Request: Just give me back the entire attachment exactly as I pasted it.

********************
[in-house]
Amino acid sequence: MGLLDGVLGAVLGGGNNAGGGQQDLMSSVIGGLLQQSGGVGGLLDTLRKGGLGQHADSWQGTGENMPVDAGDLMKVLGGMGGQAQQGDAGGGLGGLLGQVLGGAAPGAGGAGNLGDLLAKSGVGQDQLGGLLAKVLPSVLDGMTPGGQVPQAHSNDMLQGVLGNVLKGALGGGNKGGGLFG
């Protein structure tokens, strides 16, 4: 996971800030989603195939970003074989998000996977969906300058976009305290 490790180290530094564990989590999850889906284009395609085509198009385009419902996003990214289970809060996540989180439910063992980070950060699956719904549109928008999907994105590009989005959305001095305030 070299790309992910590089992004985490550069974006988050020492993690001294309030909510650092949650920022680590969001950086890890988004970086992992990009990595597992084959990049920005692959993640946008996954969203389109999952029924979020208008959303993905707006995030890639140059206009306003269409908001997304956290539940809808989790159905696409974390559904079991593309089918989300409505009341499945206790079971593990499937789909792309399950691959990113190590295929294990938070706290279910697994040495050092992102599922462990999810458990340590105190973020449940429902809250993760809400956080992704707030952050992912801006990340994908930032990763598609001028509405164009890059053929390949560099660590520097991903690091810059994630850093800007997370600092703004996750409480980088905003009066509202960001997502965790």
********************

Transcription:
[in-house]
Amino acid sequence: MGLLDGVLGAVLGGGNNAGGGQQDLMSSVIGGLLQQSGGVGGLLDTLRKGGLGQHADSWQGTGENMPVDAGDLMKVLGGMGGQAQQGDAGGGLGGLLGQVLGGAAPGAGGAGNLGDLLAKSGVGQDQLGGLLAKVLPSVLDGMTPGGQVPQAHSNDMLQGVLGNVLKGALGGGNKGGGLFG
């Protein structure tokens, strides 16, 4: 996971800030989603195939970003074989998000996977969906300058976009305290 490790180290530094564990989590999850889906284009395609085509198009385009419902996003990214289970809060996540989180439910063992980070950060699956719904549109928008999907994105590009989005959305001095305030 070299790309992910590089992004985490550069974006988050020492993690001294309030909510650092949650920022680590969001950086890890988004970086992992990009990595597992084959990049920005692959993640946008996954969203389109999952029924979020208008959303993905707006995030890639140059206009306003269409908001997304956290539940809808989790159905696409974390559904079991593309089918989300409505009341499945206790079971593990499937789909792309399950691959990113190590295929294990938070706290279910697994040495050092992102599922462990999810458990340590105190973020449940429902809250993760809400956080992704707030952050992912801006990340994908930032990763598609001028509405164009890059053929390949560099660590520097991903690091810059994630850093800007997370600092703004996750409480980088905003009066509202960001997502965790």